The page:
The ritual of teshuva can be set up as a time to reassess the past year, and come up with ways to improve and change in the coming year. Sadly, many of the promises I make to myself turn out to be empty promises.
At this time of year we are thinking about the year just past, reflecting on where things could have gone better, and preparing to make a fresh start. This can feel overwhelming. We also might make the same old annual promises we failed to achieve last year, but without adjusting our strategy for getting there.
The three main reasons I don’t keep my promises to myself are:
My promises are actually a lot of abstract wishes
I have no accountability structure for the promises I make
I do not take the time to “fill out” my promise
Therapeutic Writing Exercise
It’s one thing to talk about and share things with others. From a therapeutic point of view, personal writing takes things to a whole other, much deeper level of reflection. This paves the way for being able to move forward meaningfully. As a psychotherapist, I offer these kinds of exercises to my clients all the time. That is why I decided to make a therapeutic writing exercise for us for Yom Kippur.
This guided writing exercise includes specific questions to help identify what we want to achieve and how to get there.
In terms of personal change and improvement, an abstract wish list is a good place to start. Writing down or thinking about all the ways you may have “missed your target” this year and all the ways you wish you would change can feel like a huge release emotionally.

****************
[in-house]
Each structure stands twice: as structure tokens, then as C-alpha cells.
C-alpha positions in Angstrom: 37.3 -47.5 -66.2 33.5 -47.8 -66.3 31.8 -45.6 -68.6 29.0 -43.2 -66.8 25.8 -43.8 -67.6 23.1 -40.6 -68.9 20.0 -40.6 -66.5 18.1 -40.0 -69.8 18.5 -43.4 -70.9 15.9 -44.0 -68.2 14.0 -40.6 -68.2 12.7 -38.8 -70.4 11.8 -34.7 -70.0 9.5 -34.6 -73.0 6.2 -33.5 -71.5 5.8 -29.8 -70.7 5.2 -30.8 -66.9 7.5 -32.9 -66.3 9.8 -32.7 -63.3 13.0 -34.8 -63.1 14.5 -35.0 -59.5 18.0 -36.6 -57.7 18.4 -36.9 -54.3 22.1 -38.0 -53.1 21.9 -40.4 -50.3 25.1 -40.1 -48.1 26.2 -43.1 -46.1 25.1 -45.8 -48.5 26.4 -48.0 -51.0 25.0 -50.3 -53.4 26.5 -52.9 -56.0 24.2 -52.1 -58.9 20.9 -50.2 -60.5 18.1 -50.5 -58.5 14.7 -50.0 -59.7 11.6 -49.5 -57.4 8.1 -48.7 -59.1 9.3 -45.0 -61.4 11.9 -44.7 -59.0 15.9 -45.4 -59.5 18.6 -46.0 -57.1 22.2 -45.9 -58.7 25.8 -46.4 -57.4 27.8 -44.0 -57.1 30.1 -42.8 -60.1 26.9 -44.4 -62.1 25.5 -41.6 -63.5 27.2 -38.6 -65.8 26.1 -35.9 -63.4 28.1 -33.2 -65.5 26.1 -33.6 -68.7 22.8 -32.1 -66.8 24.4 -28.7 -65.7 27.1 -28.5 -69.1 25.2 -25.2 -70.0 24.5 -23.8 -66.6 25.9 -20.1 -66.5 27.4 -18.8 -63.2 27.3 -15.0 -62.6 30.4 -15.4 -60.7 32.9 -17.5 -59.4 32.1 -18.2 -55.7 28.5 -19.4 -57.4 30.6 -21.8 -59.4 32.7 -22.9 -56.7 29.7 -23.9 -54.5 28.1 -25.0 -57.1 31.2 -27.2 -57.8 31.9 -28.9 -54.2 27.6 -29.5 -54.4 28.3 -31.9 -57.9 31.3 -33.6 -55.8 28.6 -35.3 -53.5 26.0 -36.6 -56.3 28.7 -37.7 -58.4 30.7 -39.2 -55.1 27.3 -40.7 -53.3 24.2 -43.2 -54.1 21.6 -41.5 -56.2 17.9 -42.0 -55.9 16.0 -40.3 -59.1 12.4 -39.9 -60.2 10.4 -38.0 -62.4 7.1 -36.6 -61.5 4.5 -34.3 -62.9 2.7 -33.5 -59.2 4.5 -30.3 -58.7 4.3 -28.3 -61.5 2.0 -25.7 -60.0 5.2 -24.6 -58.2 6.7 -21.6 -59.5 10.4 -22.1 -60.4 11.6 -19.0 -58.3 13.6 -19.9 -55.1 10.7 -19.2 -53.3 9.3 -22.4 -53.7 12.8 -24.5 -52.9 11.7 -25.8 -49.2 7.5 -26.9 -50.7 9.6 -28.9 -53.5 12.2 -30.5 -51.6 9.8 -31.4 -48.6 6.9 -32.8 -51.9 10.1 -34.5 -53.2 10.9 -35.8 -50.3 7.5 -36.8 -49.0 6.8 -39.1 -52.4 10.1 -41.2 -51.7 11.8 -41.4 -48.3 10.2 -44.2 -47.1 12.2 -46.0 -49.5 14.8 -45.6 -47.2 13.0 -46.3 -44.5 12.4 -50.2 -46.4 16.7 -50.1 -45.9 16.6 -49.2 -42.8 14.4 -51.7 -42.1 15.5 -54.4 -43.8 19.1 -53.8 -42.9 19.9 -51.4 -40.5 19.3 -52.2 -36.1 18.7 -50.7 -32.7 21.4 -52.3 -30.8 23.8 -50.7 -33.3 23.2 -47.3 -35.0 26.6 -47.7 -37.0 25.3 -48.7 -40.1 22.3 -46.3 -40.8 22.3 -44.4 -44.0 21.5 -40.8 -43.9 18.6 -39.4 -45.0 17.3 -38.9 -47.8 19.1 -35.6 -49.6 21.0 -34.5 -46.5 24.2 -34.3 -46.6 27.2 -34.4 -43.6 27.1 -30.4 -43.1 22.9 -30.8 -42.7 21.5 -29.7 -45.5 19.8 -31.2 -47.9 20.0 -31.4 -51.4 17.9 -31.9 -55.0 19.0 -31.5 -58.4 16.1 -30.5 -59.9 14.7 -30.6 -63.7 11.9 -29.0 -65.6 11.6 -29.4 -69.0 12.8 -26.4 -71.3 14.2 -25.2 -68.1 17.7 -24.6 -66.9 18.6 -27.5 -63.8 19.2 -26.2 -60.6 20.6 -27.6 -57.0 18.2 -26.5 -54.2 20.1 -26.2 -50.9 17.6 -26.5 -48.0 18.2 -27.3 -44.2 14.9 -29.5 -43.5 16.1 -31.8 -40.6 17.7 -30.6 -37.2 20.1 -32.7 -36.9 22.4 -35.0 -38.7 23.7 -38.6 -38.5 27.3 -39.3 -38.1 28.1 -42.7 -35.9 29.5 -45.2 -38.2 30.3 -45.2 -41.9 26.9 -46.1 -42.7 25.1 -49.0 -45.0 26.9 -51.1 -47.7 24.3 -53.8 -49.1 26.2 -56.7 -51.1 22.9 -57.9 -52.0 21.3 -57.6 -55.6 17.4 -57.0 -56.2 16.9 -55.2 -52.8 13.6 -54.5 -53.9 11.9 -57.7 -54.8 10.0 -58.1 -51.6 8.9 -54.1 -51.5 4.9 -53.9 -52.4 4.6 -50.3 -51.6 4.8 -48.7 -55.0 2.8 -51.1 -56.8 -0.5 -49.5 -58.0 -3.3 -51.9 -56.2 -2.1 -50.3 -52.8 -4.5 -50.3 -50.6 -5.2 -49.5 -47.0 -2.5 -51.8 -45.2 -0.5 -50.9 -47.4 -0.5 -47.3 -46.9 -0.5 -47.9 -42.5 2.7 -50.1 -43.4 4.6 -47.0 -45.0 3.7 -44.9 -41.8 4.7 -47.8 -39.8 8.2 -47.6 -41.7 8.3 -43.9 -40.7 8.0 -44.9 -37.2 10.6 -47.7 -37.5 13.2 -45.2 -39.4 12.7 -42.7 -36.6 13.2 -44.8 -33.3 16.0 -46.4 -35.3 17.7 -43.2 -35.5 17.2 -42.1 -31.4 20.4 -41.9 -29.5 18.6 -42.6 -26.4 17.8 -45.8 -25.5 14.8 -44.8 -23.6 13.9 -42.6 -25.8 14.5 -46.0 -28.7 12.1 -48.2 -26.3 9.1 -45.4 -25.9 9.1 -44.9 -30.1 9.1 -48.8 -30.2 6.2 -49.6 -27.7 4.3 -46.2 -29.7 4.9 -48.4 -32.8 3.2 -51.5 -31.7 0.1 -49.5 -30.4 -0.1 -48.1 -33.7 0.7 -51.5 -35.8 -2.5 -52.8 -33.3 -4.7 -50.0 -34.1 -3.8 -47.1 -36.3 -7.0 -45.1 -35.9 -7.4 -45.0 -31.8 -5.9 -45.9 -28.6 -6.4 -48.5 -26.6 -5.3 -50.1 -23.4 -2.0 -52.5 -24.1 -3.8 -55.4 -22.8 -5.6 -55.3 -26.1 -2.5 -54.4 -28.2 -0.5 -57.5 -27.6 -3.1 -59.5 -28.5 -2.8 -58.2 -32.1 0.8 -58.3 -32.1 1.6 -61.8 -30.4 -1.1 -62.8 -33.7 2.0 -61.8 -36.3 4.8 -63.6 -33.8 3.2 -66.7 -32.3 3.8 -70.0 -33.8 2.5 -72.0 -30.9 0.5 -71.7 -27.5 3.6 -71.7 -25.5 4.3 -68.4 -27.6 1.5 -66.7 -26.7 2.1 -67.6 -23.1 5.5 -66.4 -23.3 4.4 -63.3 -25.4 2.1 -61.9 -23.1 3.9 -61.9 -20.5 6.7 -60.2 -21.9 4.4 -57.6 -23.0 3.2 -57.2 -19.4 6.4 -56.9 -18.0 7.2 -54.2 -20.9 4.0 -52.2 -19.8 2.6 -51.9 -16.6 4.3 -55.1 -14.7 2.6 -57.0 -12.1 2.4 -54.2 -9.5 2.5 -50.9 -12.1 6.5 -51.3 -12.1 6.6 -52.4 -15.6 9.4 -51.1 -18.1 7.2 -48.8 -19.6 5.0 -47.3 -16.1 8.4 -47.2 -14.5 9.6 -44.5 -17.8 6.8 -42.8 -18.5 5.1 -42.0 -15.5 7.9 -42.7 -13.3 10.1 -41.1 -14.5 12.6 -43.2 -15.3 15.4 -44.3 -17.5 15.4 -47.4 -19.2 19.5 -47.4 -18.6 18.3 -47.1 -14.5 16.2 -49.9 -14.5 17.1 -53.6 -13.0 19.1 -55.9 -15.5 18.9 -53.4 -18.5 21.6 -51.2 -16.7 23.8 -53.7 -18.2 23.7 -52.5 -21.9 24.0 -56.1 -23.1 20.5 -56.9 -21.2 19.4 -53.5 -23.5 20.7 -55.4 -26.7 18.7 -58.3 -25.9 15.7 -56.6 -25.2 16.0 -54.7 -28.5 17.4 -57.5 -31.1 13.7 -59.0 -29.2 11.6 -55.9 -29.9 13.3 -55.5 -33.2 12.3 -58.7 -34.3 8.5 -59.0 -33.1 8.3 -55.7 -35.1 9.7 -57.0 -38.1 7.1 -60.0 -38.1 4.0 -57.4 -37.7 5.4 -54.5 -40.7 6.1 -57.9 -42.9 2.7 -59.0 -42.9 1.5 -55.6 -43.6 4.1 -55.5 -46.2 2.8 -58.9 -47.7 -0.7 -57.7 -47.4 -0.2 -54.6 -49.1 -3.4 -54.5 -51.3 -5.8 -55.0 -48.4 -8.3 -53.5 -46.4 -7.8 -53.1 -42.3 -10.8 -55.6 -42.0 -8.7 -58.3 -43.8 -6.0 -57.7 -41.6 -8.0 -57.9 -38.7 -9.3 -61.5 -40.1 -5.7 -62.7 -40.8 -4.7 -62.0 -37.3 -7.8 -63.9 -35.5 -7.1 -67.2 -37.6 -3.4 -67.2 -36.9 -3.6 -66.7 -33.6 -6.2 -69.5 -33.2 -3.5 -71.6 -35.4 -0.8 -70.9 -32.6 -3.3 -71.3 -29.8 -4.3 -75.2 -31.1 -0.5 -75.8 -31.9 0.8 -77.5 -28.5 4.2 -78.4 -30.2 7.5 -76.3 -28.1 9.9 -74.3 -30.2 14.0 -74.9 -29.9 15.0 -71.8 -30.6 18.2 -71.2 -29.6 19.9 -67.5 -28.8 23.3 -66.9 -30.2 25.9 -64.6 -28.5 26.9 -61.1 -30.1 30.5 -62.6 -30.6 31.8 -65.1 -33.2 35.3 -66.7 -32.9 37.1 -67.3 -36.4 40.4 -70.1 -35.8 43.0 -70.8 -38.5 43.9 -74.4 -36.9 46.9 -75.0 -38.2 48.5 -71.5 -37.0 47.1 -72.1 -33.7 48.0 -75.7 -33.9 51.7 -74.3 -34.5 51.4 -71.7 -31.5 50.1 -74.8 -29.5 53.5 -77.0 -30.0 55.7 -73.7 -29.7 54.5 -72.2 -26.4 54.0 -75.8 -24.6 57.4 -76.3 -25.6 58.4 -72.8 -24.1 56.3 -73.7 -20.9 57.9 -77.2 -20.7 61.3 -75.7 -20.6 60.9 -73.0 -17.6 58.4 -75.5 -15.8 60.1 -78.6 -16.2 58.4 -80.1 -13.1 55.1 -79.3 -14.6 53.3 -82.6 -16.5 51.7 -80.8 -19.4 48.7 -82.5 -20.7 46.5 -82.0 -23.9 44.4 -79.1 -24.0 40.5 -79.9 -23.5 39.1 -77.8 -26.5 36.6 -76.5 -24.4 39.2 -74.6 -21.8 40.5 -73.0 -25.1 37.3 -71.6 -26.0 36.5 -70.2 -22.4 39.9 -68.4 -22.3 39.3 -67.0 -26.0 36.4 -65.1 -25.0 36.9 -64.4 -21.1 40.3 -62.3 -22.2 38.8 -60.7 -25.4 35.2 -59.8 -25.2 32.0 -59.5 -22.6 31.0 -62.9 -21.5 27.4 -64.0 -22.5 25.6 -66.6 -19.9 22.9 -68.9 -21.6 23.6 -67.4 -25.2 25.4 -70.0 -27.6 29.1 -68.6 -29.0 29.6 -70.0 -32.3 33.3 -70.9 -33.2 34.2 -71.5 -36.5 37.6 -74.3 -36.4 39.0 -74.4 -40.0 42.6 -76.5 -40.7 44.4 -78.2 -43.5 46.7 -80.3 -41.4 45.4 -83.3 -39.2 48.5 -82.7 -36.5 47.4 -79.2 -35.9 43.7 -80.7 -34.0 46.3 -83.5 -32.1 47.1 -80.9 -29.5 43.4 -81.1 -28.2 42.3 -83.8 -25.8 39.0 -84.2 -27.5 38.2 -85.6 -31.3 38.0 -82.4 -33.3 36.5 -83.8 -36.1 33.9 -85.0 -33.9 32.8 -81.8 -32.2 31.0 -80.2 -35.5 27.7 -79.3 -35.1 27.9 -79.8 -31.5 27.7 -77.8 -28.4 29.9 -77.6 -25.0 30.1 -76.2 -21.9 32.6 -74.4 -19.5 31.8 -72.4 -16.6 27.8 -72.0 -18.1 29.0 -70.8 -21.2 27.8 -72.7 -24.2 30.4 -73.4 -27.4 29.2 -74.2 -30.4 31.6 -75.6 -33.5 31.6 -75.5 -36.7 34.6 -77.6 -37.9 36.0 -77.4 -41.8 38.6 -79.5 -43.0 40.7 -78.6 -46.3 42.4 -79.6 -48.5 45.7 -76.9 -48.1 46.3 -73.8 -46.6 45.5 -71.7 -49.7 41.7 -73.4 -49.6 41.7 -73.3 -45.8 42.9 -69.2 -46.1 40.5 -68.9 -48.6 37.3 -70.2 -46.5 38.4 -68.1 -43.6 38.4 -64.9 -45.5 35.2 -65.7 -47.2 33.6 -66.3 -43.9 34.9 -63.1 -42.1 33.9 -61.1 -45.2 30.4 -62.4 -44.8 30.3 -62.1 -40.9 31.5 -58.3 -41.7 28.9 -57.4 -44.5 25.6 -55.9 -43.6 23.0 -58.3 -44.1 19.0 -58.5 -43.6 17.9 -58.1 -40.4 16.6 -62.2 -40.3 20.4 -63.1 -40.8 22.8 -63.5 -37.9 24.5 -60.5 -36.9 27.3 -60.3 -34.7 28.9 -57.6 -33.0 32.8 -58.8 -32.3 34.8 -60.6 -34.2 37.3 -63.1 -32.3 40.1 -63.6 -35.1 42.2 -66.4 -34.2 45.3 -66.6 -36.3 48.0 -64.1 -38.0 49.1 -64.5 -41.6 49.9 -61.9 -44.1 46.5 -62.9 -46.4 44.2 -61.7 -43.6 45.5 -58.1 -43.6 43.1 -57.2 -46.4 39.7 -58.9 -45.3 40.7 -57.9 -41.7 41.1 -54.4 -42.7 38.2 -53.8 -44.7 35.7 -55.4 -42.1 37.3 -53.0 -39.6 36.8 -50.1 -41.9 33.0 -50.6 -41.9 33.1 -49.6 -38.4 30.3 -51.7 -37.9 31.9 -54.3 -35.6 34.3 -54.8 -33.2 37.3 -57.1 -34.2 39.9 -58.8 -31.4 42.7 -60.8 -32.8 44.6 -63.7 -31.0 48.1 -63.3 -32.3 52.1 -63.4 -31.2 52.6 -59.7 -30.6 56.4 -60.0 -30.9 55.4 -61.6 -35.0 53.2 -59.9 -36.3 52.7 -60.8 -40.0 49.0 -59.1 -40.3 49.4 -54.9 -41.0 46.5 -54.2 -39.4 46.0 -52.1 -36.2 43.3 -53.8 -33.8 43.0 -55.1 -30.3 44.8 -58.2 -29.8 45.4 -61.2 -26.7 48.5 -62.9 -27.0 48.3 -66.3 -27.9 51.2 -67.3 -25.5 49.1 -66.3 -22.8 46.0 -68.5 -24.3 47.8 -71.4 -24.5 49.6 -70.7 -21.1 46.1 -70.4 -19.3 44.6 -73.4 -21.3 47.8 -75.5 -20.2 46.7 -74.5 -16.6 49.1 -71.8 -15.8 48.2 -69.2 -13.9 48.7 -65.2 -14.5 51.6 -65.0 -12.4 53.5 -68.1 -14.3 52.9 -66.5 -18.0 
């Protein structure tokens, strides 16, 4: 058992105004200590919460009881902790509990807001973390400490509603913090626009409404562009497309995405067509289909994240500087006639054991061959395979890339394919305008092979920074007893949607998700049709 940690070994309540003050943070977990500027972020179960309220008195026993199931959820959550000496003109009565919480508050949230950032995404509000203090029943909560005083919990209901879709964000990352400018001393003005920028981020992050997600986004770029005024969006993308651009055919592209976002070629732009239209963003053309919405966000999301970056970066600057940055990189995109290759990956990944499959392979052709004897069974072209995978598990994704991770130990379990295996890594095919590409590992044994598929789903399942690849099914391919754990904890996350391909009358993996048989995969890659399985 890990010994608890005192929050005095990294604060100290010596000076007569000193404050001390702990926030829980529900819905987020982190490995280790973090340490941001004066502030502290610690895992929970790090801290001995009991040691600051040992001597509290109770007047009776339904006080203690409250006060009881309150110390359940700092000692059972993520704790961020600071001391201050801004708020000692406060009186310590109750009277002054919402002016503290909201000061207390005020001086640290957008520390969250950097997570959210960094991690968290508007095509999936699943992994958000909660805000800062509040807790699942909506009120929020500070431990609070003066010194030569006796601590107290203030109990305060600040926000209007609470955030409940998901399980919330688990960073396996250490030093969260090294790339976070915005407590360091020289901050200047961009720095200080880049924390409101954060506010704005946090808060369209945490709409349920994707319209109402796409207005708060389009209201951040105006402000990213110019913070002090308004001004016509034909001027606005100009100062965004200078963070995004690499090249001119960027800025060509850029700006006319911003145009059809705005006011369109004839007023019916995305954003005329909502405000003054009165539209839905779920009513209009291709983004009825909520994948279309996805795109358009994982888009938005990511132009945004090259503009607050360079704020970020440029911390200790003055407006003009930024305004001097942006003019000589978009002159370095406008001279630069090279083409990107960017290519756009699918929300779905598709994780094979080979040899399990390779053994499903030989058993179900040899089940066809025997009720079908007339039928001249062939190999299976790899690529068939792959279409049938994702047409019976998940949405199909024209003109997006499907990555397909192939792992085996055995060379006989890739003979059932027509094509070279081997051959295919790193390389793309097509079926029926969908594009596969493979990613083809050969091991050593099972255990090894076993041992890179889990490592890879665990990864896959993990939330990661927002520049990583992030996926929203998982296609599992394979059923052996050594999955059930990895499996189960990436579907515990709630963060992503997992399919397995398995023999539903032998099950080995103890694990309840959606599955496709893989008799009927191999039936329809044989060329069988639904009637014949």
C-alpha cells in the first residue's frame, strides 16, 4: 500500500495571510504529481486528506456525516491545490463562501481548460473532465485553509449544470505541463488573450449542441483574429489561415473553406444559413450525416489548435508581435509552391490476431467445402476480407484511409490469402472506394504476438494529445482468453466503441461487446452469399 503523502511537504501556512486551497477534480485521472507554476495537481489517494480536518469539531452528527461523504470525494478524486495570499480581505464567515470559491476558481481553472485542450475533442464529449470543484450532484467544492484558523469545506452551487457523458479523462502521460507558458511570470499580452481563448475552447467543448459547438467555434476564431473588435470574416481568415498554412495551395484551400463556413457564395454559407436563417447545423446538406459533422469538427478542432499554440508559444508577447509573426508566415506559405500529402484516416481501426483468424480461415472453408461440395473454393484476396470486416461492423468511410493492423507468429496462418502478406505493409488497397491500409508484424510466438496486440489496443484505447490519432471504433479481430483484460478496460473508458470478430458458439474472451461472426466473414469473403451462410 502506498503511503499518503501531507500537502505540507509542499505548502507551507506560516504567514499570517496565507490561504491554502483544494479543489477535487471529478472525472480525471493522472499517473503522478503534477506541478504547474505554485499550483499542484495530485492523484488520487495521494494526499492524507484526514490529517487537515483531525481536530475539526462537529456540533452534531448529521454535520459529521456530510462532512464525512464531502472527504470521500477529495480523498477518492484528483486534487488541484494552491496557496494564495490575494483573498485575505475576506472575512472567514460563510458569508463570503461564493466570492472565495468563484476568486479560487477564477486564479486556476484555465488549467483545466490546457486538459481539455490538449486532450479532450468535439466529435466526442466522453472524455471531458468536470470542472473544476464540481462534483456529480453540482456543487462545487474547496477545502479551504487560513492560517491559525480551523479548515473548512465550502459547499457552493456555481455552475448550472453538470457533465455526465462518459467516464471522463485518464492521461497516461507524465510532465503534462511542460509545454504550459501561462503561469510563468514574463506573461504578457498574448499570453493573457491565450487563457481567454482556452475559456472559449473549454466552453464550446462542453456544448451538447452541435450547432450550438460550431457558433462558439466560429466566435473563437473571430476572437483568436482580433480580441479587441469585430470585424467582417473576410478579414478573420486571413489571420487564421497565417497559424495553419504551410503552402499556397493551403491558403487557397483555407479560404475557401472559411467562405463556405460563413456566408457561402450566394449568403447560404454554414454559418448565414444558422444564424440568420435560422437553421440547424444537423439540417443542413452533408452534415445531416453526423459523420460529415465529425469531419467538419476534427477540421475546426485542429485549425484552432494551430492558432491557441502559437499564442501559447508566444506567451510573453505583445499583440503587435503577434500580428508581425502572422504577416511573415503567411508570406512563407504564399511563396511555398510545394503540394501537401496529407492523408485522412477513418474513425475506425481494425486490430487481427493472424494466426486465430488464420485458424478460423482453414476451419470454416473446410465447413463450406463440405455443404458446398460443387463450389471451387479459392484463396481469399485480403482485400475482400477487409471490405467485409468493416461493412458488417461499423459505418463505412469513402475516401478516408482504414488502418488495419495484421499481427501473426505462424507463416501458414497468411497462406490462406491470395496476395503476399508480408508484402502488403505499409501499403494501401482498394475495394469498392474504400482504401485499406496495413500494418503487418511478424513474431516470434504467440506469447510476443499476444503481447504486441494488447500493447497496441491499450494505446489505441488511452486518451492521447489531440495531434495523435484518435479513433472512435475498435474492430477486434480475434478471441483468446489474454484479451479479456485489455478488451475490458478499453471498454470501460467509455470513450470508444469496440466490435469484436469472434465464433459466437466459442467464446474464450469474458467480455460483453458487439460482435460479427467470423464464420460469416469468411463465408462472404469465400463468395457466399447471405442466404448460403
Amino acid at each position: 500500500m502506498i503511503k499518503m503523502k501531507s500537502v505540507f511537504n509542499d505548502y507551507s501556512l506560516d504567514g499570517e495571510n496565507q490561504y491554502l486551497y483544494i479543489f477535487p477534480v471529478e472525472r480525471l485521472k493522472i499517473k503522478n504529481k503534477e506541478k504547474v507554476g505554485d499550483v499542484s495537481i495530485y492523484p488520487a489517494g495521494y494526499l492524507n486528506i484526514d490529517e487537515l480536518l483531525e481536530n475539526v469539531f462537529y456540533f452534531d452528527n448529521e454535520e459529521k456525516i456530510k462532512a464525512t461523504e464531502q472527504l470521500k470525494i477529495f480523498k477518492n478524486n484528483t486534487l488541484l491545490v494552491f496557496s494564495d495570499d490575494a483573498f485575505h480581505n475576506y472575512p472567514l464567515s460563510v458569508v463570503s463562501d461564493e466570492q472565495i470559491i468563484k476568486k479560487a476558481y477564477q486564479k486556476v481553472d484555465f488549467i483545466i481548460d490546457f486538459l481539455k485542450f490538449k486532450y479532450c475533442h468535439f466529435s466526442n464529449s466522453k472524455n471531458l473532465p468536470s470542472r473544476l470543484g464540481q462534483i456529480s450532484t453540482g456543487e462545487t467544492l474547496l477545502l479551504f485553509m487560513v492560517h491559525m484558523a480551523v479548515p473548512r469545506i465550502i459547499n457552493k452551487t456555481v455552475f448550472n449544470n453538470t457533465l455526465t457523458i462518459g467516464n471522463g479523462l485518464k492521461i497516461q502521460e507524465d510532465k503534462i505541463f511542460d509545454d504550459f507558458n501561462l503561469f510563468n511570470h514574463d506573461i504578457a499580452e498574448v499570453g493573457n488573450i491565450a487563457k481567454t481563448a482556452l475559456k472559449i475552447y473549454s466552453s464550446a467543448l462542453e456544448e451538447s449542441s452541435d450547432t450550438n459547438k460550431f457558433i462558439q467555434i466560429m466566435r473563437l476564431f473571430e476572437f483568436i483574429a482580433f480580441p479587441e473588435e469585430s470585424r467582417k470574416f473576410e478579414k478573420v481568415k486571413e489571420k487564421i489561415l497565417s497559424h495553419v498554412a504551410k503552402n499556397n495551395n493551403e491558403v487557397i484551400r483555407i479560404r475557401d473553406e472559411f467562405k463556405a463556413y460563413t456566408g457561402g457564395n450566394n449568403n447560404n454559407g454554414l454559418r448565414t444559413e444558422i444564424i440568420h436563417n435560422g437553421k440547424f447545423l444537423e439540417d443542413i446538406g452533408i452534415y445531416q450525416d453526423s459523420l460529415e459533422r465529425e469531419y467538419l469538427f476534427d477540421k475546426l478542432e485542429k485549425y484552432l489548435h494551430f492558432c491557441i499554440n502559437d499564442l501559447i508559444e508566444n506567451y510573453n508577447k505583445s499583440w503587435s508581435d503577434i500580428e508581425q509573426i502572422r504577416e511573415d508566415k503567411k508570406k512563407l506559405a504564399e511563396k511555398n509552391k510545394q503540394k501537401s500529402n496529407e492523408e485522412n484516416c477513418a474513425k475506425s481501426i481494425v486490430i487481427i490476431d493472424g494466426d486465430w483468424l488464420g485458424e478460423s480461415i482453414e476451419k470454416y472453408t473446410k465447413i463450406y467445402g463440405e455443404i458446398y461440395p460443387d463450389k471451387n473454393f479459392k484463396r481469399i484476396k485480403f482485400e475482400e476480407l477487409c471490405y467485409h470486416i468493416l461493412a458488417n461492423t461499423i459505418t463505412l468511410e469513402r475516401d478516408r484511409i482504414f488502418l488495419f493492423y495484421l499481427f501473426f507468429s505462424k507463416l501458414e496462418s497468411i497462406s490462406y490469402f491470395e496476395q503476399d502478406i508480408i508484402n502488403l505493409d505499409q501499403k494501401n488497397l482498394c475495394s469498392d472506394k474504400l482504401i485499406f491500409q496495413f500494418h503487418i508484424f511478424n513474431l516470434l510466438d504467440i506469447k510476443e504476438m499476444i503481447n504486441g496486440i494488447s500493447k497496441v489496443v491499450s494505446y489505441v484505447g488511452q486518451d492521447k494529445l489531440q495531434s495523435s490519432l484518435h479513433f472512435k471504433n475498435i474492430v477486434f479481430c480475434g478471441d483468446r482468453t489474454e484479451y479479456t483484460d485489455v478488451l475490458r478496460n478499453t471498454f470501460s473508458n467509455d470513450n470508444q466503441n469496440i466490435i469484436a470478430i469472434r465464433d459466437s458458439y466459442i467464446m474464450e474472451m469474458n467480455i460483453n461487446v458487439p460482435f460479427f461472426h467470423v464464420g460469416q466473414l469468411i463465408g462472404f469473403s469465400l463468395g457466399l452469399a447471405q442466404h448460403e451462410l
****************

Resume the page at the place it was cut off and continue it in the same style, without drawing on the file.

However, how many of us can really focus on improving 10, 20 or 50 of our personal behaviors? Choosing one of two items on the wish list and transforming them into goals is a relief and makes change feel possible.
As with any hopes for behavior change, setting up an accountability structure increases our chances for success. Accountability is how you “hold” your promise to yourself. Some people can do this themselves but most of us do better with support.
Solo accountability structures include putting a reminder in your calendar, wearing a piece of jewelry to remind yourself or putting a sign with your written promise somewhere where you will see it every day. Support accountability structures include joining a class or group, hiring one-to-one support, or finding an accountability buddy who is hoping to achieve a similar change.
I am yet to meet a person who is able to change a behavior by just casual thinking alone. That is called “wishful thinking.” To change a behavior, most of us have to spend time to clearly and specifically define what we want to achieve. One of the best ways to do this is to use prompts that get your ideas and emotions flowing. Some people learn more about what they want through dialogue, while others find solo reflection and writing to be more beneficial. Many people do both.
Prompts For Yom Kippur Teshuva
I developed a Women’s Guide to Yom Kippur that is a therapeutic experience that you can do alone or with a friend. It includes a bit of reading, answering prompts and therapeutic writing. It is basically a therapeutic tool to support you to make Teshuva meaningful and actionable.